Wednesday, March 4, 2009

Compulsive

My brother-in-law and I call them "habits," because "habits" sounds so much better than "obsessions."

Nonetheless, that's what they are. Obsessions. Compulsions, really. In fact, both he and I have--at one point or another in our lives--had the words obsessive and compulsive and disorder put together into one phrase, and applied to us in writing, on a medical record.

This means that my kids? Have it coming and going, from both ends of the gene pool.

All of which is to say that the morning 'routine' N has developed should be no surprise to me. There's the fact that he almost physically needs me to park in the same spot on the side street near the school. The fact that I must stop by the same "No Parking" sign to kiss the two of them goodbye. The fact that I absolutely, positively must then walk about twenty yards away while he and Em climb The Stairs, after which I must turn and wait for him to get to the top. The fact that he and I then have a precisely scripted and yelled dialog from (his) top of stairs to (my) assigned waiting area. (N: Bye, Mom! Love you! Me: Bye, sweetie! Love you too! N: See you after school, see you in the night time! Me: See you later! Have a great day!) The fact that as I walk away, he HAS TO continue to yell and wave to me ("Bye Mom! Bye! Love you! Bye!") until he can no longer see me.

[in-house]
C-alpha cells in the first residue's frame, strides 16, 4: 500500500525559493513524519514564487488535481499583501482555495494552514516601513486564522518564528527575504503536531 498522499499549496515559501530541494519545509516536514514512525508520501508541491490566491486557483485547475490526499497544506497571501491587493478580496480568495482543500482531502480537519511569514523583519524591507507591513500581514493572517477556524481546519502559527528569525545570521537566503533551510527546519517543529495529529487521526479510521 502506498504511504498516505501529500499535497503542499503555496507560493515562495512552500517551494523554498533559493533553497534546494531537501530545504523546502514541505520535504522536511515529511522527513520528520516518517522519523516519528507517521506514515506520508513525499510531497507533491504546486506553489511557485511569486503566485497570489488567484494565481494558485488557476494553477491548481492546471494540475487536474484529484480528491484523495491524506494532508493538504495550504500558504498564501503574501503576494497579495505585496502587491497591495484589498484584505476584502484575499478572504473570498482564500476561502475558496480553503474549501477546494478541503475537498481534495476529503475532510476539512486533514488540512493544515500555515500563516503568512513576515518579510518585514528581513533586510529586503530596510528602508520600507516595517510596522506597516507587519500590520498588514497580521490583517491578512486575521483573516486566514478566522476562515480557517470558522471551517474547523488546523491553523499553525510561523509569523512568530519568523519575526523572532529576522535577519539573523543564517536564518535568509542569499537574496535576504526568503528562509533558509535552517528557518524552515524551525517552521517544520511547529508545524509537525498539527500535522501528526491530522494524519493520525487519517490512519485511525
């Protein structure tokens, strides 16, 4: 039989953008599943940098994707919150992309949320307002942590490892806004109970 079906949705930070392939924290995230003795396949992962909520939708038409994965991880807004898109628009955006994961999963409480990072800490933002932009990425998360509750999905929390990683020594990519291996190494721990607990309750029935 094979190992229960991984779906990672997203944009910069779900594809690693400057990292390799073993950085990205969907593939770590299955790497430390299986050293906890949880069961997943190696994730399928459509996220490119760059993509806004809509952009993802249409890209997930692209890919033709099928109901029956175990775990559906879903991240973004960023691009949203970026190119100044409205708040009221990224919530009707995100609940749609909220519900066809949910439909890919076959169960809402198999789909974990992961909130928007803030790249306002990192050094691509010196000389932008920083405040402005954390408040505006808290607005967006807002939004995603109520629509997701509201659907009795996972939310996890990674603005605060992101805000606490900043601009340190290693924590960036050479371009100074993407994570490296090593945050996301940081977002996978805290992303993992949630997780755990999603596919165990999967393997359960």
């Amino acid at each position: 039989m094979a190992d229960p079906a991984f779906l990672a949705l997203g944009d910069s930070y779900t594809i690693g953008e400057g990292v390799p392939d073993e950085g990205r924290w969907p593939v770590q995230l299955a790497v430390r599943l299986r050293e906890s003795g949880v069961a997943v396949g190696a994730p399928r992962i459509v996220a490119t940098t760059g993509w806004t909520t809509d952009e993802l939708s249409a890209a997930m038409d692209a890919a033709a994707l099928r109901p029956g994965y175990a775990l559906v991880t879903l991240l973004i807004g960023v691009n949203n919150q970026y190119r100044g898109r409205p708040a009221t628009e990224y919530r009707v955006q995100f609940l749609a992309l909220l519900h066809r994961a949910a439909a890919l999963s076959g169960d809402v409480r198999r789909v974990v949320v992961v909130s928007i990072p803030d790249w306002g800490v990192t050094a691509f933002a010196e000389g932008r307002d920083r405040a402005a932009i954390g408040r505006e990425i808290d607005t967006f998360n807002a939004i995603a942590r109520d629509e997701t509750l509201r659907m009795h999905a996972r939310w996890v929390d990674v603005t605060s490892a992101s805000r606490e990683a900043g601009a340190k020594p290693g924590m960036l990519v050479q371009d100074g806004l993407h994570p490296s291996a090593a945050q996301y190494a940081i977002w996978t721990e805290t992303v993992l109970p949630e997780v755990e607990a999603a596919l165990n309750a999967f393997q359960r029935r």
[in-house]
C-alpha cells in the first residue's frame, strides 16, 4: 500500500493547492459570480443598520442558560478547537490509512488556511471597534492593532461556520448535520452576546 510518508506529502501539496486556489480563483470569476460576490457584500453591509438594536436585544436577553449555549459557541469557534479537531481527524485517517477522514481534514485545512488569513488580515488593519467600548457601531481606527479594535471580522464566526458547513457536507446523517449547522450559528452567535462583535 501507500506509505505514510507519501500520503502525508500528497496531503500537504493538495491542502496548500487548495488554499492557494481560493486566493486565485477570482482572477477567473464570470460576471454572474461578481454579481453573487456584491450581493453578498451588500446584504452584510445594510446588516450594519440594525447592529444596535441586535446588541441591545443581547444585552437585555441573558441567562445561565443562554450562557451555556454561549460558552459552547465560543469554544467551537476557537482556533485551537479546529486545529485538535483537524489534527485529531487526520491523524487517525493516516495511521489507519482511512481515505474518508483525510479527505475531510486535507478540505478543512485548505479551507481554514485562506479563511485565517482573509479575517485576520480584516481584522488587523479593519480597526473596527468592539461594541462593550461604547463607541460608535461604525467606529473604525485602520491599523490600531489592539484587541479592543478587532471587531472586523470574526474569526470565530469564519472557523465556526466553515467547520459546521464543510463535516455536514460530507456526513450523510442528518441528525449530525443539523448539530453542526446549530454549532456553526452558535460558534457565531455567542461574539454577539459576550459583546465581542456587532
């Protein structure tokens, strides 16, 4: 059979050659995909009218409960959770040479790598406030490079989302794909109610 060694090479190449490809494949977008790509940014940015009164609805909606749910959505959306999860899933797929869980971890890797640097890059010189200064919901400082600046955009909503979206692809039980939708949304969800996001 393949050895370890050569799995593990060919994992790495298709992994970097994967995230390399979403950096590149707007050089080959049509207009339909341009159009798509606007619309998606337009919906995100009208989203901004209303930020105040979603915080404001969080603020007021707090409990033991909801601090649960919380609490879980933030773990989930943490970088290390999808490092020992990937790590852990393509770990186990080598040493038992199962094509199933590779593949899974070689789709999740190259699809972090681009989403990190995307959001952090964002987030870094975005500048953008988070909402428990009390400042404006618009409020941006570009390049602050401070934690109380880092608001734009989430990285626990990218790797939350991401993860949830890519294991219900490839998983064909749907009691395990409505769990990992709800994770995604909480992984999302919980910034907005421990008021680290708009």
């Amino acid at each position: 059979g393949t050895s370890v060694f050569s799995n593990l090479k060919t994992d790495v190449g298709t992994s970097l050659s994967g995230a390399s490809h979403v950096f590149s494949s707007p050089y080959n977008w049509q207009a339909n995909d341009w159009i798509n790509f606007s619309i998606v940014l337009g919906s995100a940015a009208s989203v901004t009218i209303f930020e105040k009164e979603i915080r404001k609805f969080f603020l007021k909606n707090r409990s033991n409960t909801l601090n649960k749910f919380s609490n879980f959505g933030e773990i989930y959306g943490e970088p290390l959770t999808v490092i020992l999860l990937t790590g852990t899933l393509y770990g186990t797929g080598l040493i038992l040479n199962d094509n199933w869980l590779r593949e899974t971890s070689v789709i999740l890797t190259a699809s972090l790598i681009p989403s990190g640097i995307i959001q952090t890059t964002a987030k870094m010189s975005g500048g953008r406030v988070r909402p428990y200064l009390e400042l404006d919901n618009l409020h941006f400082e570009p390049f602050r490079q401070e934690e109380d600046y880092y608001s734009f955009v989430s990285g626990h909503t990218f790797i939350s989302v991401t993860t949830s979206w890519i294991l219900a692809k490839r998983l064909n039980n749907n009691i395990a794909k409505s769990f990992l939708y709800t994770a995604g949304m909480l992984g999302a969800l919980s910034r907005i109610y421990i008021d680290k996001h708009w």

And, quite honestly, I don't mind any of it. Or, at least, I don't mind any of the part I just described to you. Because, sure, it's a little obsessive, a little "habitty," as my BIL and I would say. But it's a harmless habit, a reassuring habit, a habit that--to anyone on the outside looking in--doesn't really look like a habit, unless they realized how choreographed it is.

I guess what it comes down to is, if it doesn't bother me, I don't think of it as a problem.

But there's a part I left out, a part that does bother me...for reasons I can't quite explain. It's the part right after the kiss at the No Parking sign, and before I retreat to my designated 'wave and shout goodbyes' spot. It's the part where he says to me, "You'll go and wait and turn around to watch me at the top of the stairs, right?" It's the part where, if I don't answer him and reassure him that yes, I will, I always do, don't I?, he will ask me again and again, won't leave my side until he gets what he's looking for, what he needs.